Bobby Hagy & Dr. Krishna Komanduri: March 9, 2020


Bobby Hagy, a Veteran of the U.S. Army’s Special Operations Unit, accompanied by Dr. Krishna Komanduri, MD, Cellular Therapy, Hematology Oncology at Sylvester Comprehensive Cancer Center, University of Miami Health System, Shares his Cancer Experience to Continue his Public Service

Bobby Hagy

(Military Veteran and Patient), accompanied by an expert physician

Dr. Krishna Komanduri, MD

Cellular Therapy, Hematology Oncology at Sylvester Comprehensive Cancer Center


Bobby, who served in the U.S. Army’s Special Operations Unit for 33 years, was deployed numerous times, providing 19 years of active combat to his country. It’s safe to say Bobby lived a fascinating, but dangerous, life and thought he had done and seen it all. That was until he was diagnosed with cancer at age 47 as he approached the end of his prominent military career.


Bobby thought something might be wrong when he had difficulty swallowing for several weeks, and nothing helped make the pain go away. Bobby’s doctor discovered a tumor on the base of his tongue and diagnosed him with a type of advanced B-cell blood cancer.


After going through his first round of treatment, Bobby went into remission. A year and a half later, Bobby’s cancer returned. He was treated again, and less than a year after that, his cancer relapsed yet again.


Bobby felt like he was losing ground and needed more options. His physician then introduced him to CAR-T cell therapy, which reprograms a patient’s own T cells into CAR-T cells, enhancing their ability to detect and destroy cancer cells. Bobby understood what CAR-T cell therapy was supposed to do. In military terms, Special Forces were ordered to engage the enemy; they went in for the capture, and then T cells stood guard.


Bobby is still in remission, thanks to his participation in a clinical trial for this innovative therapy, and he spends much of his free time training dogs. Bobby relates his CAR-T cell therapy to training dogs. Like trained dogs, CAR-T cells also seek out a target; in this case, advanced B-cell blood cancer.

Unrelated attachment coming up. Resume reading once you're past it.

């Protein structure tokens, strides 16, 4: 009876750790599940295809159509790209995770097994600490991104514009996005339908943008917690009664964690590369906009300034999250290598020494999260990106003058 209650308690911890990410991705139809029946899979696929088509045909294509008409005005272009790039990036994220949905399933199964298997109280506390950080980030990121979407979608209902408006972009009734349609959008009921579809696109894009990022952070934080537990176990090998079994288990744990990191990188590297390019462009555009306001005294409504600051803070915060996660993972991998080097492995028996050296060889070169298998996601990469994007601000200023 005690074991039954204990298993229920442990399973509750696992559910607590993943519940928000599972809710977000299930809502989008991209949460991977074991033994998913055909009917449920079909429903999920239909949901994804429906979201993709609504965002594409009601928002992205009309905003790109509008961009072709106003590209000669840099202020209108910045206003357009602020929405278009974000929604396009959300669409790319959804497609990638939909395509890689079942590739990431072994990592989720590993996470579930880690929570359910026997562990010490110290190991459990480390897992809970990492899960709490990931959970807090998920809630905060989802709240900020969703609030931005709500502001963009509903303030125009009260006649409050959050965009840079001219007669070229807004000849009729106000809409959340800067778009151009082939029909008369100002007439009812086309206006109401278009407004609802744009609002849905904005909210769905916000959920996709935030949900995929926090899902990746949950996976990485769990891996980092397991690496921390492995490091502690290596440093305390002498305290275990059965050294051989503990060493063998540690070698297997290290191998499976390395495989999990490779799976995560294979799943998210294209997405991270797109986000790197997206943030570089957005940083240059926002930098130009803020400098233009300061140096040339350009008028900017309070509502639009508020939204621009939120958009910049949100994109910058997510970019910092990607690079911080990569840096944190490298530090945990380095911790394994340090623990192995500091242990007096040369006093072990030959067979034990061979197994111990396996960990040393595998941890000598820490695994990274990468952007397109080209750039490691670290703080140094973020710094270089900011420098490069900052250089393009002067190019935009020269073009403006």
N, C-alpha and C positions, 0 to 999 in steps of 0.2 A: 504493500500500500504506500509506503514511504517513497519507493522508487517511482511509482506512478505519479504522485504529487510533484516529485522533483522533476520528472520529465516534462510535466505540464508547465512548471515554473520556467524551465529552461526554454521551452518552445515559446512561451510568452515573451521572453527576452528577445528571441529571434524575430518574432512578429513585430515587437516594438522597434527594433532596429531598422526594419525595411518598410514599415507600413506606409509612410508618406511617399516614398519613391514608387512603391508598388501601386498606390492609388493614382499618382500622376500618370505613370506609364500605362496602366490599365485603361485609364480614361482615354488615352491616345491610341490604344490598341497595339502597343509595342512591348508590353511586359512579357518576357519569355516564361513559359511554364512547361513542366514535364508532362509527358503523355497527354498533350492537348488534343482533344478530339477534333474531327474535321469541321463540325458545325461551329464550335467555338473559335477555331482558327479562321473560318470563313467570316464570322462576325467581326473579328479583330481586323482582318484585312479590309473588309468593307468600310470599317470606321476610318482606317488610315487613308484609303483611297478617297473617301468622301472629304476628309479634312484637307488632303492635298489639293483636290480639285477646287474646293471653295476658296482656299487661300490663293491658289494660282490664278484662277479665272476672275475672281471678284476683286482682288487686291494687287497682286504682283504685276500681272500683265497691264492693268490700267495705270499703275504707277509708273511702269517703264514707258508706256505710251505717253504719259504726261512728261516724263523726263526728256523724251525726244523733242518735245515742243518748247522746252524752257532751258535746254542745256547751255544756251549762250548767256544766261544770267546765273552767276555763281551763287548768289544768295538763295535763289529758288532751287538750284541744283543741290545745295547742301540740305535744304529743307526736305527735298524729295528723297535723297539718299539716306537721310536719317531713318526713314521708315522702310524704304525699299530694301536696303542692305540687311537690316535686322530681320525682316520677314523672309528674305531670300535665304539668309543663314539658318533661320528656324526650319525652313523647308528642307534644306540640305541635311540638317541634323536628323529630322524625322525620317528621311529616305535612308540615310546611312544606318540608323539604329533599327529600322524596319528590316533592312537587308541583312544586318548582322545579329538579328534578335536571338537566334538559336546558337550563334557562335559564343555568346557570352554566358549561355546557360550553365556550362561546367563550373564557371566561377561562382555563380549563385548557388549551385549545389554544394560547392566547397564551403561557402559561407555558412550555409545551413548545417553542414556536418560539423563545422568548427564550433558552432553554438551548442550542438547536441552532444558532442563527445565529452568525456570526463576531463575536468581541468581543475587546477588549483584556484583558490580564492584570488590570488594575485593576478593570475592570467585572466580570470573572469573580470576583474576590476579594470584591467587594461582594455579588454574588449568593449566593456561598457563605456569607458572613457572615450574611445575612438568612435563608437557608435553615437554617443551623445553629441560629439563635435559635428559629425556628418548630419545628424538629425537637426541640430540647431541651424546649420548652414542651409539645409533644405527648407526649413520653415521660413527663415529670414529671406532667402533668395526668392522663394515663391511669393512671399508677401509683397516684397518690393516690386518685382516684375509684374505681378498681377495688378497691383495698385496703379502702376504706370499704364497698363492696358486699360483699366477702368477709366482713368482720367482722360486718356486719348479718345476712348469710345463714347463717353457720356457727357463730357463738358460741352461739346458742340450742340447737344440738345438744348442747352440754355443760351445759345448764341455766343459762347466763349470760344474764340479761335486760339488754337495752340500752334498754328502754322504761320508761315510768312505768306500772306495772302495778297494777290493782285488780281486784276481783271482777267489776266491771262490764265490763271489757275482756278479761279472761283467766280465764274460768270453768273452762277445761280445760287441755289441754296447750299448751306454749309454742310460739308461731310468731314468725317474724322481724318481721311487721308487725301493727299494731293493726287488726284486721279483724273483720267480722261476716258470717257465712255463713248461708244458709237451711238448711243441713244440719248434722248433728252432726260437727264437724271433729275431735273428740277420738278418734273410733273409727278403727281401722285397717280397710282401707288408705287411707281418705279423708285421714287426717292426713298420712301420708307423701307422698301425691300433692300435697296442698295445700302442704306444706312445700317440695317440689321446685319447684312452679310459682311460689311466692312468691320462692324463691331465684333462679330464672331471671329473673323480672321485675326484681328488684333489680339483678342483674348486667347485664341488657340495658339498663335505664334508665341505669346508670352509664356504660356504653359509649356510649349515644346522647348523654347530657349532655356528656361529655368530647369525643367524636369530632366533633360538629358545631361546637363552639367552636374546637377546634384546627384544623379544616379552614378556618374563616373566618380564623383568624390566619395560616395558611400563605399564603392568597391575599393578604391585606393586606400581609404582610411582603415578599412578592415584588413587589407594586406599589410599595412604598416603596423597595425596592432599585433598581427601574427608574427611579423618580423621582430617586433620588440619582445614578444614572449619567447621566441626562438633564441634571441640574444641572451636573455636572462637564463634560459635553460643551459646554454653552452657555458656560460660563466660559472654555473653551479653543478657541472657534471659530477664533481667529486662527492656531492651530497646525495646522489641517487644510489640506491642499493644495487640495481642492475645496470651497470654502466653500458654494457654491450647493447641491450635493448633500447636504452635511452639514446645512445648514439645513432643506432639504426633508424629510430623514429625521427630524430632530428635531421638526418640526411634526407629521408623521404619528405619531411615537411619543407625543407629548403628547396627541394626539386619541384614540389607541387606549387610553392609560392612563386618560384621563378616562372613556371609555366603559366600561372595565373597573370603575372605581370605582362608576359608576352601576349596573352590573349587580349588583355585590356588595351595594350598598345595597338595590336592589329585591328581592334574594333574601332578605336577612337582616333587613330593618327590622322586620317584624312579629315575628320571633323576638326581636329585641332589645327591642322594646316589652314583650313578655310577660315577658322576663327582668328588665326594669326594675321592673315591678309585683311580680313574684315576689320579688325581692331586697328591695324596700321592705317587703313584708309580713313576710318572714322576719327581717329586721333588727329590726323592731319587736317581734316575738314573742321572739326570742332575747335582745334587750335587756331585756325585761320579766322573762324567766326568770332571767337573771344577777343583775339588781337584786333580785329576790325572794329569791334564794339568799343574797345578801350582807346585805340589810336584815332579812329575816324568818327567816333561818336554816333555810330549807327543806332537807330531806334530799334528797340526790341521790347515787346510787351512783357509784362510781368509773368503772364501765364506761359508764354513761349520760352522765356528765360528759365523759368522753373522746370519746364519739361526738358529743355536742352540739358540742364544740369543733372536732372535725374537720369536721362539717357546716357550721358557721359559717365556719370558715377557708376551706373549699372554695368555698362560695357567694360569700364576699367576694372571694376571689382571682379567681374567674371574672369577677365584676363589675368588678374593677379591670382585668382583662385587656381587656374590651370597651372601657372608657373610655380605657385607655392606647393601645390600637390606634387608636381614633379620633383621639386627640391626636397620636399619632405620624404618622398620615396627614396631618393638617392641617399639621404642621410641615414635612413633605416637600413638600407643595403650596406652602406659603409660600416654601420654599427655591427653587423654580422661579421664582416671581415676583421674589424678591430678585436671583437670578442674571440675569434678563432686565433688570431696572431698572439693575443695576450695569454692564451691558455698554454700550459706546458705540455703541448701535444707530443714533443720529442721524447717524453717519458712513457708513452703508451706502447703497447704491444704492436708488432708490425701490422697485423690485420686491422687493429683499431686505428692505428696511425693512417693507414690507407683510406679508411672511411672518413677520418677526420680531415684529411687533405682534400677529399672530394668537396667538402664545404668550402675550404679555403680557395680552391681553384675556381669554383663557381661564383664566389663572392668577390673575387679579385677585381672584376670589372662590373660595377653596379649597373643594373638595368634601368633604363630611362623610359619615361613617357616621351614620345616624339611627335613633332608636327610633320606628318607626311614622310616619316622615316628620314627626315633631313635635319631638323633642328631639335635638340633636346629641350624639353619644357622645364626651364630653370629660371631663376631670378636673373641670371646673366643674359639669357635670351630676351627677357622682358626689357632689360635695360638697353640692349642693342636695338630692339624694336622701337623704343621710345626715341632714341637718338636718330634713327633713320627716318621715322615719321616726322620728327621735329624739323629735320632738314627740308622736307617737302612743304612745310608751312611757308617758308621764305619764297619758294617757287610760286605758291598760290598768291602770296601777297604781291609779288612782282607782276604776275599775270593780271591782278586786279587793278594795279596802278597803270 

Now, Bobby is able to spend time with his family and old army friends. He’s sharing his powerful story via My-T Heroes: The Story of CAR-T, an initiative created by Novartis to educate about this innovative type of therapy and inspire others to be hopeful about the future of cancer treatment.



Bobby served in the United States Army for 33 years, 19 of which were in a special operations unit. In the role of soldier, he felt confident and assured. But when cancer attacked, he wasn’t sure what the outcome would be. At times he felt lost because he didn’t fully understand his cancer, but when he learned about CAR-T cell therapy, he identified with the process of T cells “training” to become CAR-T cells.



My-T Heroes: The Stories of CAR-T was created by Novartis to share the unique stories of people who have experienced CAR-T cell therapies, an innovative type of immunotherapy for certain kinds of advanced B-cell blood cancer that reprograms a patient’s T cells to detect and destroy cancer cells. This initiative uses short films to demonstrate each patient’s creative vision of how CAR-T cell therapy worked inside their body, illustrating their experience with, and the impact of, CAR-T cell therapy on their life. By sharing individual experiences with CAR-T cell therapies, our goal is to educate about this innovative type of immunotherapy and, simultaneously, we hope these stories inspire others to be hopeful about the future of cancer treatment.



CAR-T cell therapies are approved by the FDA for use in certain kinds of advanced B-cell blood cancer and are being tested in clinical trials for these and other select cancers. They offer an individualized approach to treating certain types of advanced B-cell blood cancer. This innovative type of cell and gene therapy harnesses the power of a patient’s own immune system. T cells, part of the immune system that help defend the body, are extracted from the patient and reprogrammed to look for certain antigens, which are markers that help the immune system identify normal cells from infected or cancerous cells. The reprogrammed cells are then put back into a patient’s bloodstream to detect and destroy cancerous (and healthy) B cells.  


Patients should talk to their care team to determine if they are eligible for a CAR-T cell therapy. As with all medical treatment, individual results may vary; not all patients will respond to treatment with CAR-T cell therapy. Individuals should work with their care team to monitor their status after any cancer therapy or treatment, as some who respond initially may relapse over time. CAR-T cell therapy is not available for all cancer types. CAR-T cell therapy can cause serious and life-threatening side effects such as cytokine release syndrome (CRS) and neurological toxicities. Some common symptoms of CRS include fever, chills, nausea, and low blood pressure. Some common symptoms of neurotoxicity include delirium, confusion, headache, and agitation.

For more information, visit:


Speak Your Mind